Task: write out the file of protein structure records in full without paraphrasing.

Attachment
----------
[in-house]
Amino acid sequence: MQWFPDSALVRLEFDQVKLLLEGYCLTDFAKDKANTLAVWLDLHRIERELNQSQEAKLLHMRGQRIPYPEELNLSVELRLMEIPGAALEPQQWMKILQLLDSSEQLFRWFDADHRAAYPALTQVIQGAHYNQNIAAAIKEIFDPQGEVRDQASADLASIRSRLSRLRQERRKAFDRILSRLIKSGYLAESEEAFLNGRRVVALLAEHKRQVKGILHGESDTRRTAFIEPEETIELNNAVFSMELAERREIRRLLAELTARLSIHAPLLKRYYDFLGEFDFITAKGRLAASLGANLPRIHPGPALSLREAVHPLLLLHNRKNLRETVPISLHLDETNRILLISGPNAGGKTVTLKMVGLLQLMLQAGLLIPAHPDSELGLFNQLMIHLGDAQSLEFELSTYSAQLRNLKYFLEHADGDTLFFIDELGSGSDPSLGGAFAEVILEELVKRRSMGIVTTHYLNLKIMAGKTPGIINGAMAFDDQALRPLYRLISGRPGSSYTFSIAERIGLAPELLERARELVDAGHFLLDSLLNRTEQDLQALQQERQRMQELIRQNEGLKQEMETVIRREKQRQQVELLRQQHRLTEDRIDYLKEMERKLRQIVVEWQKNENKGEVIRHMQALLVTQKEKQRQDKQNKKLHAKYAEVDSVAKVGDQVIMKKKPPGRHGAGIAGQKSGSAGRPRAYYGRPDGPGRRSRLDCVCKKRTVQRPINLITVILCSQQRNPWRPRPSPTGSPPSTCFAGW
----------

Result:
[in-house]
Amino acid sequence: MQWFPDSALVRLEFDQVKLLLEGYCLTDFAKDKANTLAVWLDLHRIERELNQSQEAKLLHMRGQRIPYPEELNLSVELRLMEIPGAALEPQQWMKILQLLDSSEQLFRWFDADHRAAYPALTQVIQGAHYNQNIAAAIKEIFDPQGEVRDQASADLASIRSRLSRLRQERRKAFDRILSRLIKSGYLAESEEAFLNGRRVVALLAEHKRQVKGILHGESDTRRTAFIEPEETIELNNAVFSMELAERREIRRLLAELTARLSIHAPLLKRYYDFLGEFDFITAKGRLAASLGANLPRIHPGPALSLREAVHPLLLLHNRKNLRETVPISLHLDETNRILLISGPNAGGKTVTLKMVGLLQLMLQAGLLIPAHPDSELGLFNQLMIHLGDAQSLEFELSTYSAQLRNLKYFLEHADGDTLFFIDELGSGSDPSLGGAFAEVILEELVKRRSMGIVTTHYLNLKIMAGKTPGIINGAMAFDDQALRPLYRLISGRPGSSYTFSIAERIGLAPELLERARELVDAGHFLLDSLLNRTEQDLQALQQERQRMQELIRQNEGLKQEMETVIRREKQRQQVELLRQQHRLTEDRIDYLKEMERKLRQIVVEWQKNENKGEVIRHMQALLVTQKEKQRQDKQNKKLHAKYAEVDSVAKVGDQVIMKKKPPGRHGAGIAGQKSGSAGRPRAYYGRPDGPGRRSRLDCVCKKRTVQRPINLITVILCSQQRNPWRPRPSPTGSPPSTCFAGW